Critical Reading In China – ESWN
In the aftermath of the Freezing Point episode, there has been a rash of overseas Chinese-language reports on the unofficial but powerful group inside the Central Publicity Department (=Central Propaganda Department). If I were paranoid, I would think that there is a concerted campaign to eliminate this group. The following is a translated excerpt from Yazhou Zhoukan (dated March 12, 2006) (re-published at ChineseNewsNet):
[in translation] …Within the structure of the Chinese Communist Party, the critical reading group is an oddity. By name, it is supposed to belong to the Central Publicity Department. But most of its members are temporarily assigned retired news officials and they have no real job positions. Yet, its power far exceeds those of any of the bureaus underneath the Central Publicity Department. It publishes irregularly scheduled “Critical Reading of News Reporting.” These reports do not go through the formal organizational channels either upwards or downwards. They can be sent directly to the senior officials of the Communist Party, and they can also go directly to the provincial/city publicity departments and media. The issue in which Freezing Point was criticized went directly to the China Youth League Central First Secretary Zhou Qiang and the executive secretary, to the China Youth Daily editor-in-chief Li Erliang and the members of the Central Publicity Department Thought Work group members (the director is CCP Politburo standing committee member Li Changchun.).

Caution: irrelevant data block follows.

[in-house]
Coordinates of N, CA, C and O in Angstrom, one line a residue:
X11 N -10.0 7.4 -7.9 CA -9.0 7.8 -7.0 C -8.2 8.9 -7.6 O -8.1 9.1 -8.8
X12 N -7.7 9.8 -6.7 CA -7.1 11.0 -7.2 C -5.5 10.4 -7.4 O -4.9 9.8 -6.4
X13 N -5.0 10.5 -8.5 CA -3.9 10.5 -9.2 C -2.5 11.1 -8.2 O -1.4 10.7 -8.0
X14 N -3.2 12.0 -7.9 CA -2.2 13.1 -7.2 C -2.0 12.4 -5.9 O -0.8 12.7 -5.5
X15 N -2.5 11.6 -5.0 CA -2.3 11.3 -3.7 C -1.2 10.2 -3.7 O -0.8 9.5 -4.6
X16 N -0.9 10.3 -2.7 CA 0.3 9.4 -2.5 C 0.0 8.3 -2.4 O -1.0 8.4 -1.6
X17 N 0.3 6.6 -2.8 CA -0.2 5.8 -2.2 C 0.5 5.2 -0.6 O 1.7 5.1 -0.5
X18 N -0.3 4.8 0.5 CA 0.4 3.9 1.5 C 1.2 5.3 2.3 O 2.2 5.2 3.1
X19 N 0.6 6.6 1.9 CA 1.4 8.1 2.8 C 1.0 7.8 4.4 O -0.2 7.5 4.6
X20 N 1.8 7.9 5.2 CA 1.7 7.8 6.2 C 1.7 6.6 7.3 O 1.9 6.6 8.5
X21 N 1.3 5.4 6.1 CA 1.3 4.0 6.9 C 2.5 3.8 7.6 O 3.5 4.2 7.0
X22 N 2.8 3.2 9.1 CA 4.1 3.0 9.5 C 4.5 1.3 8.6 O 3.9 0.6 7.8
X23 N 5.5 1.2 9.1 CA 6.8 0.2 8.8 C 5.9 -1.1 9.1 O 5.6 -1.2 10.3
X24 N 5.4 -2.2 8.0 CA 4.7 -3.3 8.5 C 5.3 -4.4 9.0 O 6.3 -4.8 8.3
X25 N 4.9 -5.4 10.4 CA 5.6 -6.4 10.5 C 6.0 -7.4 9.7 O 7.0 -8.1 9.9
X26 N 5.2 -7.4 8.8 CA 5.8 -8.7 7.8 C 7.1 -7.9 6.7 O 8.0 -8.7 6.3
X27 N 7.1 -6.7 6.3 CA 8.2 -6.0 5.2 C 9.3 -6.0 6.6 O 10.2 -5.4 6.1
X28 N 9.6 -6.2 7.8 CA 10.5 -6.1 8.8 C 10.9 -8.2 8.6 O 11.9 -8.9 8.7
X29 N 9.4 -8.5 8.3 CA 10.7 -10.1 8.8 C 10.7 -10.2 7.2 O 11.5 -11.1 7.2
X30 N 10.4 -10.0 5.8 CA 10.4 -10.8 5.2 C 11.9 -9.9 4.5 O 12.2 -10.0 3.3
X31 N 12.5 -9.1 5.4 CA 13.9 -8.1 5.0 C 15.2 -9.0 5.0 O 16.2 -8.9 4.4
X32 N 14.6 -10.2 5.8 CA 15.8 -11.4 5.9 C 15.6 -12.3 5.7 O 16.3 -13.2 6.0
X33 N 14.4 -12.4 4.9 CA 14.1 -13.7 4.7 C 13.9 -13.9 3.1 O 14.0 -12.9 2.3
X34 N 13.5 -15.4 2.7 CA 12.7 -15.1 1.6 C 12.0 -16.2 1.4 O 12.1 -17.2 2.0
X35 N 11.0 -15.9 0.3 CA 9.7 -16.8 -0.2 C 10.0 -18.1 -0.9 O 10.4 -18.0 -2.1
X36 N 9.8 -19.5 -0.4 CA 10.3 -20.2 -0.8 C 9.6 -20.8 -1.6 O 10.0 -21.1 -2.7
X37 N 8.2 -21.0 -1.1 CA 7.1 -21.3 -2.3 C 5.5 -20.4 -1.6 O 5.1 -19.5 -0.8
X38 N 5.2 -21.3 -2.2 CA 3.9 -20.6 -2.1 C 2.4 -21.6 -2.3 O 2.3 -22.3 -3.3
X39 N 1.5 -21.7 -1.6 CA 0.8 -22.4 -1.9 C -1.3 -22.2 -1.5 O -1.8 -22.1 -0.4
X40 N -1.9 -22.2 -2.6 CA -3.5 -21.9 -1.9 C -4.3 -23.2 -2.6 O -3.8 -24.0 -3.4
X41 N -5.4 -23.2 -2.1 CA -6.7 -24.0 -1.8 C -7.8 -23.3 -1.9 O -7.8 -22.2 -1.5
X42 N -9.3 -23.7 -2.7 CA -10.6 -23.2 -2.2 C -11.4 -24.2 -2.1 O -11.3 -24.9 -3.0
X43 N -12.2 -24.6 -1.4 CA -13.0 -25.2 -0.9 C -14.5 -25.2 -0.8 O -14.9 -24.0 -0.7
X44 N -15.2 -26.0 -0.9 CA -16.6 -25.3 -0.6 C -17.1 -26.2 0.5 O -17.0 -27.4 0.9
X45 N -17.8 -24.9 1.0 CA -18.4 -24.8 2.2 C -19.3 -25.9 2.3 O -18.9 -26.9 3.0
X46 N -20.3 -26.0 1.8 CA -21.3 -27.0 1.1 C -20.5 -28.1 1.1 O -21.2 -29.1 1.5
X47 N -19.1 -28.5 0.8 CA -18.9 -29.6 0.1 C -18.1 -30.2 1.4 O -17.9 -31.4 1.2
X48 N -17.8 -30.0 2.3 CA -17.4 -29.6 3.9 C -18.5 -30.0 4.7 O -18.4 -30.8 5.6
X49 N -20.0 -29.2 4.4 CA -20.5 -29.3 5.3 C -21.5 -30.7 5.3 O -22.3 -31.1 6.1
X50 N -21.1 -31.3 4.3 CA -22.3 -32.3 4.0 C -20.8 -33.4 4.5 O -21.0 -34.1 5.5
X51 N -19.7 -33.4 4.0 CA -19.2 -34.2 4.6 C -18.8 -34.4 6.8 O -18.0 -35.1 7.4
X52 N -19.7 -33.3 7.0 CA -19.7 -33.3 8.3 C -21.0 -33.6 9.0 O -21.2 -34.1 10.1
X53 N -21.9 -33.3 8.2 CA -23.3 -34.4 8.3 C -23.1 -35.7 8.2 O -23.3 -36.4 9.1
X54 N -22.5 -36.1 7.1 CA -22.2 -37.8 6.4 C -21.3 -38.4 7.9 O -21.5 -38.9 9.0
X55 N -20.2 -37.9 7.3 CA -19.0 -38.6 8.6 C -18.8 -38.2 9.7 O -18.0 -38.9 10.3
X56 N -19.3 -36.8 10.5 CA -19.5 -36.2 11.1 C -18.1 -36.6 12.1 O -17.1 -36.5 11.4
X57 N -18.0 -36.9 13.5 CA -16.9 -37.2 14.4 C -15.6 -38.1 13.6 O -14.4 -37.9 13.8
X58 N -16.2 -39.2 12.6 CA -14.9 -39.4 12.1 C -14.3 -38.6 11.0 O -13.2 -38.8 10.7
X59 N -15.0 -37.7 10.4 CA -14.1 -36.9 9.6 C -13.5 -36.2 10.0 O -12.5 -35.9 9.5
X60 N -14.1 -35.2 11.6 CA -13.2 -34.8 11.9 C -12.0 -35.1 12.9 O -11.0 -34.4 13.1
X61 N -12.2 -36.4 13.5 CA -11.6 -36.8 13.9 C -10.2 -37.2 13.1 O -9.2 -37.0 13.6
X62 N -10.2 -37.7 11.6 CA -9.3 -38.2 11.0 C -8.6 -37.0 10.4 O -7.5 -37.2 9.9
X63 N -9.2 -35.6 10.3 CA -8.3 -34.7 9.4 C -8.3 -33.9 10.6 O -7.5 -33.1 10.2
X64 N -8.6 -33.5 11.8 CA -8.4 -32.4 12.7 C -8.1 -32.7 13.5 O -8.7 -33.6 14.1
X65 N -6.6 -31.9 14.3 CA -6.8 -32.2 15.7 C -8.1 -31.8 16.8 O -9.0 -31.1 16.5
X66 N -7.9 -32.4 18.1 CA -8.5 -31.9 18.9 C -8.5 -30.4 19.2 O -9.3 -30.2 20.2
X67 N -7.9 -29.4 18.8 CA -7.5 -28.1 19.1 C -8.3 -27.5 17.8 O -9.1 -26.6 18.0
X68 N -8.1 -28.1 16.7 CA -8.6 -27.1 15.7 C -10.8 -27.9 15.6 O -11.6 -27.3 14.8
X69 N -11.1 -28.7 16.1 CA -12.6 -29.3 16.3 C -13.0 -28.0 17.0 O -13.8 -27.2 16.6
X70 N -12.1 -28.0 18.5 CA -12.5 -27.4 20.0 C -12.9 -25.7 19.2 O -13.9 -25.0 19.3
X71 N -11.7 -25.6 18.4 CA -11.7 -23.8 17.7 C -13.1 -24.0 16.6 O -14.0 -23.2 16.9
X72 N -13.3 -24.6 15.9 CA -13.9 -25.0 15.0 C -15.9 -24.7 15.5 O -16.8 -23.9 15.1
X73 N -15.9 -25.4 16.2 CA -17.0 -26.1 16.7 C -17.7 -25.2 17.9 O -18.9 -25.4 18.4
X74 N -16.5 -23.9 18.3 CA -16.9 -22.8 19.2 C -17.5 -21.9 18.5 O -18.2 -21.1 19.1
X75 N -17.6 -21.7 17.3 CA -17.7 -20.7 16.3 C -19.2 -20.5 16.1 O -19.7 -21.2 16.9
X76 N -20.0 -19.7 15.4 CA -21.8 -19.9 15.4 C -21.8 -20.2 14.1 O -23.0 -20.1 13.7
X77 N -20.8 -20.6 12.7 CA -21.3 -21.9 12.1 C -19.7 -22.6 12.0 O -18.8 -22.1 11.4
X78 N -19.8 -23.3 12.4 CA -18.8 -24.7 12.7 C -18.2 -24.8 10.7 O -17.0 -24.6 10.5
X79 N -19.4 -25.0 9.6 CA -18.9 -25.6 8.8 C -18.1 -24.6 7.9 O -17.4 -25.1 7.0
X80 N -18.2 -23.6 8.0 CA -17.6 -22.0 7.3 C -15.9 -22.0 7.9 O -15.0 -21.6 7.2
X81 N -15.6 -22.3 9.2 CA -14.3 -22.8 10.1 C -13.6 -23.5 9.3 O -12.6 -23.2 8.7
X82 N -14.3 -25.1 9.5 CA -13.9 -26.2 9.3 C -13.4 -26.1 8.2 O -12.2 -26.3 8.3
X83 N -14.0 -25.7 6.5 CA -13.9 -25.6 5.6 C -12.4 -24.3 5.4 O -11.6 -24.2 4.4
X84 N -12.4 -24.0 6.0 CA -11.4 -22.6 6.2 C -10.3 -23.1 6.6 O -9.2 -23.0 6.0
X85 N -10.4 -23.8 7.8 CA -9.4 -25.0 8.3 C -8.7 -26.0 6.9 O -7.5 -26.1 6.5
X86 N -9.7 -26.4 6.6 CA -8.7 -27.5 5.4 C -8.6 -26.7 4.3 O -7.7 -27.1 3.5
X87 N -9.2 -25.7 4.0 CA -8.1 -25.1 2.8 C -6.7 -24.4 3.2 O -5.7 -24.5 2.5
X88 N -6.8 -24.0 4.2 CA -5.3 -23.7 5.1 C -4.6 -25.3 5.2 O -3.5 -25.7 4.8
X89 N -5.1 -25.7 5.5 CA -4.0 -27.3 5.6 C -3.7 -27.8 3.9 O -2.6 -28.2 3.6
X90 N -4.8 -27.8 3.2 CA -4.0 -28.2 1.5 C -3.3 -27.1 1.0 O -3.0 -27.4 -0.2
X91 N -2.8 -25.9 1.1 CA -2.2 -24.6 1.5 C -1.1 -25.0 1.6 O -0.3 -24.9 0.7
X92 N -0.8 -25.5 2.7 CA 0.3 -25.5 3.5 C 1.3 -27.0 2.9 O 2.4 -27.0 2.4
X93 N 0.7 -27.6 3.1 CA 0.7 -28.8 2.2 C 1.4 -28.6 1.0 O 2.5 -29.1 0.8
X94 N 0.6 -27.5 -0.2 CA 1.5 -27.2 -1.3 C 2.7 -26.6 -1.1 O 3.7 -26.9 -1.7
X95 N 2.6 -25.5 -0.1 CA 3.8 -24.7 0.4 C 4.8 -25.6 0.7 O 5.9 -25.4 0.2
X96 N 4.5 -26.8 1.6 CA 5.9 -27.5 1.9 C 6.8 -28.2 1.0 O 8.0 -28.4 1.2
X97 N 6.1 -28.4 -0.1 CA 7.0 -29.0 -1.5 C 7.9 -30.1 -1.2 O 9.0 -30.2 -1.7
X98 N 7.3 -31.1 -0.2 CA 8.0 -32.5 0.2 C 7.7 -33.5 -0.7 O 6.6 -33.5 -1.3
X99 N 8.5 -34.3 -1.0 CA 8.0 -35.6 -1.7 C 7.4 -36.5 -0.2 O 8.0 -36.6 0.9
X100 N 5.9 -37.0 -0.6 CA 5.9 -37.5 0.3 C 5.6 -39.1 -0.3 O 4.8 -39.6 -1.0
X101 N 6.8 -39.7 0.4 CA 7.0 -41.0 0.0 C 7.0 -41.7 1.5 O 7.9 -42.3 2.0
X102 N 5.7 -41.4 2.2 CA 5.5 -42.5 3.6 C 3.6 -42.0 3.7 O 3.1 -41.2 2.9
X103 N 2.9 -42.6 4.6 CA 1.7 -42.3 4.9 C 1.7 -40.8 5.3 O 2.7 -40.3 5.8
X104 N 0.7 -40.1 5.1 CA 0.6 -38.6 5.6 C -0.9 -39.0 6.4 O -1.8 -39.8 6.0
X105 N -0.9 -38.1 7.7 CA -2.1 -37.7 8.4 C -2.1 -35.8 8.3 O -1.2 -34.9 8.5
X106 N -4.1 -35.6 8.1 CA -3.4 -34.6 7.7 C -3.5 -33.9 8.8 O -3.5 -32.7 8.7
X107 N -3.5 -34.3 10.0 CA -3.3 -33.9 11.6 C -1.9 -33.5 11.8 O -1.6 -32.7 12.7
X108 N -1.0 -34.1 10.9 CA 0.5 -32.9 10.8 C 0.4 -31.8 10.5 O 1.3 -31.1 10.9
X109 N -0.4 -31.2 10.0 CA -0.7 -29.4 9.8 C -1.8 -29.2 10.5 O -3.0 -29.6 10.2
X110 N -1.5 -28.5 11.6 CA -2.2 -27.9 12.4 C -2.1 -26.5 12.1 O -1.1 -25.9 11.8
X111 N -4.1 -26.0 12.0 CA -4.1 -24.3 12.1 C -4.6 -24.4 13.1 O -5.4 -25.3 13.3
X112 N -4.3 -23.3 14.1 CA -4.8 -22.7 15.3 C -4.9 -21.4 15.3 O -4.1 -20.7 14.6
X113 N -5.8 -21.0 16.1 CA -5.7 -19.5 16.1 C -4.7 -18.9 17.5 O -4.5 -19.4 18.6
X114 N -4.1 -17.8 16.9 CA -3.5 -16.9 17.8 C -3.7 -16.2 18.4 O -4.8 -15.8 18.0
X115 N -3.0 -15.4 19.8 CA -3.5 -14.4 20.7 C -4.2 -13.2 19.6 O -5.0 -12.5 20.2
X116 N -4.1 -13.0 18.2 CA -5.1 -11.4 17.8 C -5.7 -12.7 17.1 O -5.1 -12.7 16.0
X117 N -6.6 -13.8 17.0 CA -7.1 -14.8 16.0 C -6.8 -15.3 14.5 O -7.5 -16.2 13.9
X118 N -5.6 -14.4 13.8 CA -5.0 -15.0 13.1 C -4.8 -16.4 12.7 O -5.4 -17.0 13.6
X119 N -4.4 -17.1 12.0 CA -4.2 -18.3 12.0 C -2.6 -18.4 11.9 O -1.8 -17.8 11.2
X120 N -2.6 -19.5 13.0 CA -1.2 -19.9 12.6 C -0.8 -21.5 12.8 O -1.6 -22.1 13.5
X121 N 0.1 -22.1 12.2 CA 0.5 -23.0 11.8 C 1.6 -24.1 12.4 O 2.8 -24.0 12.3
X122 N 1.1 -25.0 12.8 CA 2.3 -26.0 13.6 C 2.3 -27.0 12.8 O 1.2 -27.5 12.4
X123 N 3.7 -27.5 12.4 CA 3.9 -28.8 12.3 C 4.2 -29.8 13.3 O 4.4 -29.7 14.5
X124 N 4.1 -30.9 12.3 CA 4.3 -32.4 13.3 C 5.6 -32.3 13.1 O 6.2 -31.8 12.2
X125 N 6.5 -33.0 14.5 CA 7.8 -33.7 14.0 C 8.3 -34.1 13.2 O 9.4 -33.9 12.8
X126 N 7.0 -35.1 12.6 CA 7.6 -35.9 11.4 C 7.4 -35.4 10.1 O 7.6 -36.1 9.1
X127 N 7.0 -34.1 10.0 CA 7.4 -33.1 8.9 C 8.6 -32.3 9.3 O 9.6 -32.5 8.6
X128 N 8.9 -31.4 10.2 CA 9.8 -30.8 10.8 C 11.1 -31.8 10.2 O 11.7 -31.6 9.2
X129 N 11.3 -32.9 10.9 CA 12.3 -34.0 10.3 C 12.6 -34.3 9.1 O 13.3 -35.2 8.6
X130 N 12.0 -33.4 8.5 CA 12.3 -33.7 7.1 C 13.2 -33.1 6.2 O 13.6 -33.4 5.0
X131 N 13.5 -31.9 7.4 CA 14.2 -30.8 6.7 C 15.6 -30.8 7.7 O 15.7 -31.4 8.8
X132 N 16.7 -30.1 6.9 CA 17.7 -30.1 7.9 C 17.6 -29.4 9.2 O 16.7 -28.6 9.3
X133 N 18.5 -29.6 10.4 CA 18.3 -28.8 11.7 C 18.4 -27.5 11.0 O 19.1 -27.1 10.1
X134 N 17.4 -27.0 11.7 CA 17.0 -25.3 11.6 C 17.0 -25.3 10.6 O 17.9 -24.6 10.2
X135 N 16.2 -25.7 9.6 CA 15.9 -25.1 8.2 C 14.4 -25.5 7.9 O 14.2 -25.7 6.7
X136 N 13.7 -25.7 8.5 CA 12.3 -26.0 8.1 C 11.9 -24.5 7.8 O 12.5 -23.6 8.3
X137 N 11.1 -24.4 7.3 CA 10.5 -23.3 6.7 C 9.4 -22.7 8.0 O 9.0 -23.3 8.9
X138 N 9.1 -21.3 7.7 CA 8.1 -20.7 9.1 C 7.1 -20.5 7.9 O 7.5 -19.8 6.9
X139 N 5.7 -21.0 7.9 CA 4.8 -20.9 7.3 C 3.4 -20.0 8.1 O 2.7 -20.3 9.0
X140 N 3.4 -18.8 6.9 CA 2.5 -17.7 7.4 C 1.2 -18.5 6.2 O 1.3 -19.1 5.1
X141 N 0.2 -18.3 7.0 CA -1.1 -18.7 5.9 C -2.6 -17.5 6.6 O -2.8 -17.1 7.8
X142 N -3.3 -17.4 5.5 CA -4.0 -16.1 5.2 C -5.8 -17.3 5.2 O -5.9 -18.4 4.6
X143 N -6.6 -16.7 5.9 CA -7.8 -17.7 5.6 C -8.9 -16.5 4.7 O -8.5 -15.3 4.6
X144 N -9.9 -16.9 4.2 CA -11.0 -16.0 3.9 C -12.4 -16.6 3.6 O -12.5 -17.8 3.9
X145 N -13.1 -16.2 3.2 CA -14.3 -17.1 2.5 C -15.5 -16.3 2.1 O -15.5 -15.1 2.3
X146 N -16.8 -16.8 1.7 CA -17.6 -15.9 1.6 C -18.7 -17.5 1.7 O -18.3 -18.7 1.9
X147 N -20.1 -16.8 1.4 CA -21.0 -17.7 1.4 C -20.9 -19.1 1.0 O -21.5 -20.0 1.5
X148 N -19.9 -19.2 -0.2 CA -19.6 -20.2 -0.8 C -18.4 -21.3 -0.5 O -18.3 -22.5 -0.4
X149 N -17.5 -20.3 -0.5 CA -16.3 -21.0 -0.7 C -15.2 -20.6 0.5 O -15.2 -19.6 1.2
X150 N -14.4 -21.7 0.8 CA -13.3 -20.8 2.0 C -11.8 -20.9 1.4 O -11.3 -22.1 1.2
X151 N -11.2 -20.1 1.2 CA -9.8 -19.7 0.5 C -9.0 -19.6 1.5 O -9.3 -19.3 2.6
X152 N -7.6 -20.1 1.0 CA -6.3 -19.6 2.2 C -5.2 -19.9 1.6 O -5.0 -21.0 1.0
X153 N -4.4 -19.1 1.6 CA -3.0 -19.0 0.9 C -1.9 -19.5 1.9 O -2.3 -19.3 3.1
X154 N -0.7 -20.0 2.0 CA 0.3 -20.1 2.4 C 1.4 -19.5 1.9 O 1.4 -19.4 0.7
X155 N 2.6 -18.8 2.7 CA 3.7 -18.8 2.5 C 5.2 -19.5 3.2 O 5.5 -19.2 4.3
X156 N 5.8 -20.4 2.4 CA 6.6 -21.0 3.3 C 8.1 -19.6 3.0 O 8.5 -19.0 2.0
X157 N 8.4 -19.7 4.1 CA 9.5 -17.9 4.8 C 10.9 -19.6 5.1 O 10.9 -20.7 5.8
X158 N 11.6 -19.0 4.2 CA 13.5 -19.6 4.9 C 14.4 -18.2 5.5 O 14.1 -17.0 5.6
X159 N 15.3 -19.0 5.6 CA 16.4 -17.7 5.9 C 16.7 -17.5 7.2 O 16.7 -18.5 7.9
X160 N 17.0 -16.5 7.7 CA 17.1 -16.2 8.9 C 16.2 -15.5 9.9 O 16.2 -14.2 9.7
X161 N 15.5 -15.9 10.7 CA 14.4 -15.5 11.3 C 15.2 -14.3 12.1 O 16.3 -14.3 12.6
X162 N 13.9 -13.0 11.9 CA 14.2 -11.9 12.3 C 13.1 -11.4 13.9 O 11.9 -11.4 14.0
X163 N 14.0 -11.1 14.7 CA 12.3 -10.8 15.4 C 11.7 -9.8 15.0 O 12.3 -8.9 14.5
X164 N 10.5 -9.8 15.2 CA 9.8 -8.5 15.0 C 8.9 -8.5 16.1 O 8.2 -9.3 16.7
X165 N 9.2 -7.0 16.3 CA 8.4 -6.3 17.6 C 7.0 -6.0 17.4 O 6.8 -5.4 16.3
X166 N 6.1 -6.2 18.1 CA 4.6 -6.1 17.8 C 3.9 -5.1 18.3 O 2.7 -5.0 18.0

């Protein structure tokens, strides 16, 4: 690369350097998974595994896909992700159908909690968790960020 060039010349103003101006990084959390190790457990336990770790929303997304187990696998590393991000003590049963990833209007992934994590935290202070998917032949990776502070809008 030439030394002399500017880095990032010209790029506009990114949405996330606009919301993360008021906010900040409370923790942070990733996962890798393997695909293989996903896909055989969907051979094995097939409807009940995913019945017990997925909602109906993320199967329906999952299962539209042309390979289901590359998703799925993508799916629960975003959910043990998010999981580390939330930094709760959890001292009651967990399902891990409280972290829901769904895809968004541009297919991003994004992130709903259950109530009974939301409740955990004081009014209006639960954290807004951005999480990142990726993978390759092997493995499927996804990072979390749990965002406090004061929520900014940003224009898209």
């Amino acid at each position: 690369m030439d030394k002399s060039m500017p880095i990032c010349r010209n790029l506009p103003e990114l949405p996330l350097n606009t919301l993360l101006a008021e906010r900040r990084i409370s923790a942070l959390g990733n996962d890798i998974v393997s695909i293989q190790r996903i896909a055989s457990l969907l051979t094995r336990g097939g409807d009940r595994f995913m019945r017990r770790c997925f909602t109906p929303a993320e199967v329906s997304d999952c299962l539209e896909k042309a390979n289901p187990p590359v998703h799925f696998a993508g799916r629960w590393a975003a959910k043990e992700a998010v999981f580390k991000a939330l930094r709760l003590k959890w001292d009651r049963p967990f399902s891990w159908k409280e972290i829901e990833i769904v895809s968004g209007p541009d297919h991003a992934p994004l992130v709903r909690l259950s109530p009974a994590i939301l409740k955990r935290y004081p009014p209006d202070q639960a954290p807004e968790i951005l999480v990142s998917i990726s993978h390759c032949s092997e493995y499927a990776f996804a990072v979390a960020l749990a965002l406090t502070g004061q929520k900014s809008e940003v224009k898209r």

The members of the Critical Reading Group often visit different places and media to issue “directives.” The team once went altogether to inspect work at CCTV. The CCTV chief, his deputys and all the individual channel directors attended to them. Some media tried to please the Critical Reading Group as best as they can, some media may be mad at them but they don’t dare speak out and then there are some brave media workers who pounded their desks and called them out. Freezing Point’s chief editor Li Datong wrote in his open letter to China Youth Daily’s editor-in-chief: “The personal opinions of the members of the Critical Reading Group have become almost like the sword of Damocles hanging over the heads of all the media.”